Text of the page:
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Carmakers Find Big is Beautiful

ANY resemblance to a yacht on wheels is clearly intentional. The Buick Roadmaster is for people who like room. Lots of room. At 4,061 pounds and 216 inches overall length, the six-passenger Roadmaster sedan is ``the largest car on the road,'' Buick general manager Ed Mertz brags.

What's more, Buick will introduce a Roadmaster wagon next fall. Big enough to tow a large boat - and store a life raft in back.

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If you're not partial to Buicks, don't worry. There are a lot of other full-size cars on the road these days. In fact, Detroit is in the process of introducing more newly redesigned large cars than at any time in the last 25 years. Ford has the new Crown Victoria and Mercury Grand Marquis. Oldsmobile has the 98 and 88. Pontiac will offer a completely restyled Bonneville in October. And Chevrolet recently took ``Car of the Year'' honors from Mot or Trend magazine with its aerodynamic Caprice Class LTZ.

But wait. Aren't the carmakers worried about rising oil prices, and new fuel economy standards? Indeed they are. But since it takes at least four to five years to get a car from concept to production, they began designing the new generation of ``land yachts'' in the mid-1980s, just as fuel prices began plunging.

Until last Summer, just before the invasion of Kuwait, it looked like the new models would arrive just at the right time. American motorists have grown tired of small cars, and have been trading up. Then, last Winter, oil prices shot through the roof in anticipation of the war. The economy fell into recession, and everyone stopped buying cars.

Well, almost everyone. Curiously enough, the market for large cars remained surprisingly stable, as ``good or better than a year ago. And that's not what you'd expect in a year where we've experienced recession and an increase in fuel prices,'' says Gary Heffernan, large-car program manager for Ford.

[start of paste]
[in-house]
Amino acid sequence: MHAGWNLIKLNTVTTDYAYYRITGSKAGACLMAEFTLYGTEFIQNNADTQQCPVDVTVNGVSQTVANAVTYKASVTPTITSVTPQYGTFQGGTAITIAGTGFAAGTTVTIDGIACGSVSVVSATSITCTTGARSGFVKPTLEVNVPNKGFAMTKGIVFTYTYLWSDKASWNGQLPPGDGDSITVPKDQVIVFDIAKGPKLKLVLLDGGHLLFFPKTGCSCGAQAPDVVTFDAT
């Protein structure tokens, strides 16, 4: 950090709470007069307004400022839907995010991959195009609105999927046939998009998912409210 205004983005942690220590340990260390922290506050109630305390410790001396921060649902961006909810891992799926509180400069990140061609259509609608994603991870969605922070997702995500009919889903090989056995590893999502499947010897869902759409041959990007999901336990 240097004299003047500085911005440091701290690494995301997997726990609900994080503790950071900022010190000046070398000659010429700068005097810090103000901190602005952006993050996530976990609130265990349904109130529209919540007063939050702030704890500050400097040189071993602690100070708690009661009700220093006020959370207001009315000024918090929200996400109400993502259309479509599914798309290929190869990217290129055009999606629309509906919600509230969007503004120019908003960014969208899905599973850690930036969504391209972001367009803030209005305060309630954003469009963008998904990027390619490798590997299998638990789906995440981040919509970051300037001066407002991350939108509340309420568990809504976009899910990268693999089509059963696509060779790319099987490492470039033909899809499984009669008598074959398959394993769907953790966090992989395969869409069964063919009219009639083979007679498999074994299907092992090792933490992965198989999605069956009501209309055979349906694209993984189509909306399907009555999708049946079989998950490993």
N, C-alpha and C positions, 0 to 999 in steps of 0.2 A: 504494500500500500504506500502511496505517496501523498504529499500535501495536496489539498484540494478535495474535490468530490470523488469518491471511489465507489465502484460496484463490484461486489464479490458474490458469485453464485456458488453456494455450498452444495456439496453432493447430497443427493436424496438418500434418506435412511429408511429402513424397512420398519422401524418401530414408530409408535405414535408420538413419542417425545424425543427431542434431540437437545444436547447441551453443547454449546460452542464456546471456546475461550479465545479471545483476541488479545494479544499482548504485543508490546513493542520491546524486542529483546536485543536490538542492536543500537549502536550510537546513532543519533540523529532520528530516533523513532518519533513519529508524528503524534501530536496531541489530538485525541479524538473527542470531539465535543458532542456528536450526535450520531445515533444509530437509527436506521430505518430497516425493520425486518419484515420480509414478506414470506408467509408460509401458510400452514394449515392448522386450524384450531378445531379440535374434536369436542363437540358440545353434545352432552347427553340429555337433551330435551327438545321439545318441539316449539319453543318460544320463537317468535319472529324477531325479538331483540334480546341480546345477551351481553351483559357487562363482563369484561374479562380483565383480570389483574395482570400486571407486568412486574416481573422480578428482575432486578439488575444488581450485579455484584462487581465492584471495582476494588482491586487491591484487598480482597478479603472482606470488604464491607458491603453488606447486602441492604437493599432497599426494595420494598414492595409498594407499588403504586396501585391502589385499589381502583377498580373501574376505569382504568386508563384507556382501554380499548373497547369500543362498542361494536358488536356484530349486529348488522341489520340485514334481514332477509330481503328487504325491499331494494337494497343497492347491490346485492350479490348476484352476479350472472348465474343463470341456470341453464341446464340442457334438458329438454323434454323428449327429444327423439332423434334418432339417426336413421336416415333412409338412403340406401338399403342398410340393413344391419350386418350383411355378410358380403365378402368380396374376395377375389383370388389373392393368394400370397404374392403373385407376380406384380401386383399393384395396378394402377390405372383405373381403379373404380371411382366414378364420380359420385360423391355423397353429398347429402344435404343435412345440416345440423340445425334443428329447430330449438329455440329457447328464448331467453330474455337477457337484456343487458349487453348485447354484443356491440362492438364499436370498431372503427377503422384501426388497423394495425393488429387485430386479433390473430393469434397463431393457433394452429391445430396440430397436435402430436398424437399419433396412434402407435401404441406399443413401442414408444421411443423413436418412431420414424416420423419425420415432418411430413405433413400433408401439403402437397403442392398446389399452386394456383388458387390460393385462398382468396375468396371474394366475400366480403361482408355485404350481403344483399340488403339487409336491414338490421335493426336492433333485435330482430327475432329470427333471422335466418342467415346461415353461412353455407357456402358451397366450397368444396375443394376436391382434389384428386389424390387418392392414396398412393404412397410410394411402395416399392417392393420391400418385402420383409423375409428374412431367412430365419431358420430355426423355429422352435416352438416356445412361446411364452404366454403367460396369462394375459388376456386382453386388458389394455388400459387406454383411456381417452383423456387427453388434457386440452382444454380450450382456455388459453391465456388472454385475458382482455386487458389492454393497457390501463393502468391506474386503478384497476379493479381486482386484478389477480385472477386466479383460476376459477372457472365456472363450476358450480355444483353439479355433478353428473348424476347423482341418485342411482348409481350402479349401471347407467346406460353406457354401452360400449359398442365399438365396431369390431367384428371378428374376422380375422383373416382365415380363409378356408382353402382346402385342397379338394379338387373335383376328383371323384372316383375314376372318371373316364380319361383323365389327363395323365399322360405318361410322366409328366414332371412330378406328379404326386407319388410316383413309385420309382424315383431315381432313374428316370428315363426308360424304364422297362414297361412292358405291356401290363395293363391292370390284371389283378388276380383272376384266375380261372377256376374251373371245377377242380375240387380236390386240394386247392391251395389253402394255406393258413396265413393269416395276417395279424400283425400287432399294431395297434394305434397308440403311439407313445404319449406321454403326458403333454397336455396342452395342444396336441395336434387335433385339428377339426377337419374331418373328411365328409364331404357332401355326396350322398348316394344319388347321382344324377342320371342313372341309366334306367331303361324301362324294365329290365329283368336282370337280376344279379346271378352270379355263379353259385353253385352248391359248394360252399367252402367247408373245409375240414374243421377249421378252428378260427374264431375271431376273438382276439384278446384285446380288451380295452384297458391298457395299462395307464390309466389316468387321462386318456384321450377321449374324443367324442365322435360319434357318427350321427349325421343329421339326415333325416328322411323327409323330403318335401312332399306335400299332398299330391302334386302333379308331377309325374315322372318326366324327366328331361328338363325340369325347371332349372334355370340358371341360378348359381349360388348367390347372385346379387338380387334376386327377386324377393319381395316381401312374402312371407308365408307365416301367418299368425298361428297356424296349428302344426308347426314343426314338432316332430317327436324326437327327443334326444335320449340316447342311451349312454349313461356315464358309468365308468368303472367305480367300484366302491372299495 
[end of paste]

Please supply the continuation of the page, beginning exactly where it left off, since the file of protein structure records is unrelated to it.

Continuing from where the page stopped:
Prodded by the new arrivals, demand for large cars could wind up growing by 100,000 units or more this year. And that could boost the full-size segment's share of the overall market to 10 percent, perhaps even 11 percent, compared to 9 percent in 1990, estimates Stephen McAvoy, marketing manager for Chevrolet.

That's a drop in the bucket compared to a few decades ago. In 1960, two out of every three cars sold in the US were full-sized. In 1972, just before the first oil crunch, the market share was still a solid 37.1 percent. Within three years, that had tumbled to 17.4 percent, as $1-a-gallon gas had buyers rushing into econoboxes.

Big cars, like the V8 engines that power most of them, were expected to vanish entirely by now. But everyone was counting on gas at $2.50 a gallon or more.

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Even at $1.10, energy still poses the biggest uncertainty for large cars. Some lawmakers are pushing to slash US dependence on oil. The Bryan Bill, a popular Senate measure, would boost the current 27.5 mile-per-gallon Corporate Average Fuel Economy standard to 40 m.p.g. by 2001.

To meet that goal, Ford Chairman Harold Poling says the biggest car would have to be no larger than a Tempo - two-thirds what a Crown Victoria weighs.

Even if a more modest CAFE bill passes, ``we would expect the full-sized market will be sharply curtailed,'' says analyst William Pochiluk of Autofacts Inc.

Automakers also face the challenge of attracting younger buyers who are accustomed to small cars. The large car most likely to move the demographic needle is the top-line 1992 Bonneville - the SSEi. Its surprisingly curvaceous exterior surprised most auto writers when it was unveiled at the Chicago Auto Show in February. The interior is praised for its ergonomic, European styling. And the engine and suspension are tuned for performance.

Of course, as Baby Boomers expand their fledgling families, they may find the ample room of the full-size car as appealing as their parents did. It's not easy taking a couple toddlers on vacation in a compact, especially if you're also trying to tow a boat.

The current emphasis on safety may also win young buyers. According to a recent Insurance Institute of Highway Safety report, nine of the 13 cars with the highest death rates were small. The others were midsize.

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